Foreign ministers from Turkey and Qatar have suspended efforts to mediate Lebanon’s political crisis after two days of intensive talks with rival parties that failed to clinch a breakthrough.
Their departure from Lebanon on Thursday comes one day after Saudi Arabia also decided to pull out as a mediator from the talks.
Ahmet Davutoglu, the Turkish foreign minister, and his Qatari counterpart, Sheikh Hamad bin Jassem bin Jaber al-Thani, said in a statement released overnight that they were leaving Lebanon after a working draft to break the impasse between Saad Hariri, Lebanon’s caretaker prime minister, and Hezbollah was met with “reservations”.
Our “efforts resulted in a working draft that takes into account political and legal demands to resolve the current crisis in Lebanon based on the Syrian-Saudi initiative,” the statement said.
“But given certain reservations, [we] decided to suspend efforts in Lebanon for the time being and to leave Beirut in order to consult with [our] leadership.”
The Syrian-Saudi initiative reportedly calls for Lebanon to disavow a UN tribunal probing the 2005 assassination of Rafiq Hariri, the former prime minister, against guarantees from Hezbollah concerning its weapons arsenal.
The initiative also calls for guarantees concerning the functioning of state institutions.
Al Jazeera’s Zeina Khodr, reporting from the Lebanese capital, Beirut said: “The Lebanese are now bracing themselves for what could be a long, drawn-out political crisis; a crisis that could lead to violence and in the words of the Saudi foreign minister, a dangerous political crisis that could lead to the division of Lebanon.
“There’s a lot of fear in this country that without some sort of agreement, the situation could spiral out of control and we’ve seen that happen in the past.
“When the Lebanese woke up this morning and heard that the Qatari and Turkish mediation efforts have now been suspended just after the Saudis washed their hands from the bargaining – it raised a lot of fears,” our correspondent said.
Before opting out of the talks, Saud al-Faisal, Saudi Arabia’s foreign minister, warned of a dangerous situation that could lead to the partitioning of the country in which Christians and Muslims share power. The warning came a week after Hezbollah decided to pull out from the Lebanese government.
Atef Majdalani, an MP with Hariri’s parliamentary majority, said he believes the latest developments indicate that Hezbollah planned to resort to military action to impose its agenda.
“As far as I am concerned what is happening means that Hezbollah has decided to resort to military action and to pursue the coup it launched by withdrawing its ministers from the government last week,” Majdalani told the AFP news agency.
Mahmoud Ahmadinejad, the Iranian president, weighed in on the political crisis during a speech in Iran a day earlier.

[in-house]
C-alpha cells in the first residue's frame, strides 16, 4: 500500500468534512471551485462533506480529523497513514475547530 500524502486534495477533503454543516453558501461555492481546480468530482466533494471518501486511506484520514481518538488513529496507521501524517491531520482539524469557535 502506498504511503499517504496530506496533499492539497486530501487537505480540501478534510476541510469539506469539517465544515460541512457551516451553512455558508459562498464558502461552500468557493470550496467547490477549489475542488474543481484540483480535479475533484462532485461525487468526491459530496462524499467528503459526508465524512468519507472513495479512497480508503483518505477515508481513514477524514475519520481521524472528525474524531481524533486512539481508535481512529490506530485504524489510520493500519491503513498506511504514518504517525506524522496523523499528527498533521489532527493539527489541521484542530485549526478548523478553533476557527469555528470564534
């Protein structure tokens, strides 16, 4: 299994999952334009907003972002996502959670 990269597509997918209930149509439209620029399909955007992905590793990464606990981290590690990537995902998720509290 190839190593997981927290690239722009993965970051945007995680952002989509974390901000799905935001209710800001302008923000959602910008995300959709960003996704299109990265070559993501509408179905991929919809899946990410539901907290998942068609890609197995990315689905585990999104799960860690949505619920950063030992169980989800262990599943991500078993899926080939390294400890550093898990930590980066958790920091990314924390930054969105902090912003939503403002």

He warned Israel, the US and some European nations on Wednesday to stop their “sedition” in Lebanon or the people there would “chop” their hands.
“You are on a rough downhill path that will take you into a deep valley and your actions show that your decline is on a fast track,” Ahmadinejad told a cheering crowd in the city of Yazd in a speech broadcast live on state television.
“With these actions, you are damaging your reputation. Stop your interference. If you don’t stop your sedition [in Lebanon], then the Lebanese nation and regional countries will cut your nasty, plotting hand.”
Meanwhile, Michel Aoun, a Christian leader who belongs to Lebanon’s opposition camp, also conveyed a message to the United States, a country which the opposition blames for trying to sow civil strife in Lebanon, our correspondent in Beirut said.
“He said Lebanon is too big to be small and too small to be partitioned.”
According to Lebanon’s power-sharing system, the president must be a Christian Maronite, the prime minister a Sunni Muslim and the parliament speaker a Shia Muslim.
Each faith makes up about a third of Lebanon’s population of four million.
Hariri, a Sunni, is backed by Western powers, including the US, while Hezbollah is supported by Iran and by neighbouring Syria.
In May 2008, armed supporters of Hezbollah took over parts of Beirut after the government shut down its private telecommunications network and stepped up its control at the airport.
Dozens of people were killed in fighting across the country.Aljazeera
Photo: Lebanon’s President Michel Suleiman (C) poses with Qatar’s Prime Minister and Foreign Minister Sheikh Hamad bin Jassim bin Jaber al-Thani (L) and Turkey’s Foreign Minister Ahmet Davutogluat upon their arrival at the presidential palace in Baabda, near Beirut, January 18, 2011.
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